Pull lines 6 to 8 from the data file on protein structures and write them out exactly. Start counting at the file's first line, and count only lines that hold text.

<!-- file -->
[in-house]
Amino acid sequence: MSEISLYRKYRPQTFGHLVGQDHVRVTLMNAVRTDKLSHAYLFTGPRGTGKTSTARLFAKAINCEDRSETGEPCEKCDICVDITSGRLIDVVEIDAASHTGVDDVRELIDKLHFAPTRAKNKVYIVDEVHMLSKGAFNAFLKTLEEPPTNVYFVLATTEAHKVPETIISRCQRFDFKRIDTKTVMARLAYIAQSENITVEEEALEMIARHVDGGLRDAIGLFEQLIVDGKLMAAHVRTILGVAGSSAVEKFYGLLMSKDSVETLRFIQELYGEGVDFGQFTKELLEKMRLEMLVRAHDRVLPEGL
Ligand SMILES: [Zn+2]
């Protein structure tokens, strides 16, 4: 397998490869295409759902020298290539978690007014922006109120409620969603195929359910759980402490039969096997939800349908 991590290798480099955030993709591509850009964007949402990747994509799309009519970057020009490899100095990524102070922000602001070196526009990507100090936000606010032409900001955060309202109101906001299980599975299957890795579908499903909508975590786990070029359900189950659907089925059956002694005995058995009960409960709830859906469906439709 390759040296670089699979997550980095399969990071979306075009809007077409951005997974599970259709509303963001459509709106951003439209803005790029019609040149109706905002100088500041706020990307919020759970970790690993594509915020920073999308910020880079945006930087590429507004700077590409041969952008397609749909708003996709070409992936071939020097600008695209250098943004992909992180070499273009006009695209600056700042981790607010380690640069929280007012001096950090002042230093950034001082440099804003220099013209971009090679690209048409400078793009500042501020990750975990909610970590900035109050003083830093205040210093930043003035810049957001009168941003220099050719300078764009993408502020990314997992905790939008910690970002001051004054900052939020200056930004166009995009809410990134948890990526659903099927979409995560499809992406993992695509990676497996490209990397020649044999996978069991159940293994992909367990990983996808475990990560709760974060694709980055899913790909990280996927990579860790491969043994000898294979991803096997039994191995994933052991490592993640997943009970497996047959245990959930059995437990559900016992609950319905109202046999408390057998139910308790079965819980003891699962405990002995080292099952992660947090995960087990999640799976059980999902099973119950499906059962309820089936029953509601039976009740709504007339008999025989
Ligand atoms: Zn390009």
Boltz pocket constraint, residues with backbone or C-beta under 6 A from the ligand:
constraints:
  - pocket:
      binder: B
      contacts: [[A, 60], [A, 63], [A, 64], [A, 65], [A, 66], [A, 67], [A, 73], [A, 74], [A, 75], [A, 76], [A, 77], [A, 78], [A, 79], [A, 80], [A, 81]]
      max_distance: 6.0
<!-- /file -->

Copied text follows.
Boltz pocket constraint, residues with backbone or C-beta under 6 A from the ligand:
constraints:
  - pocket: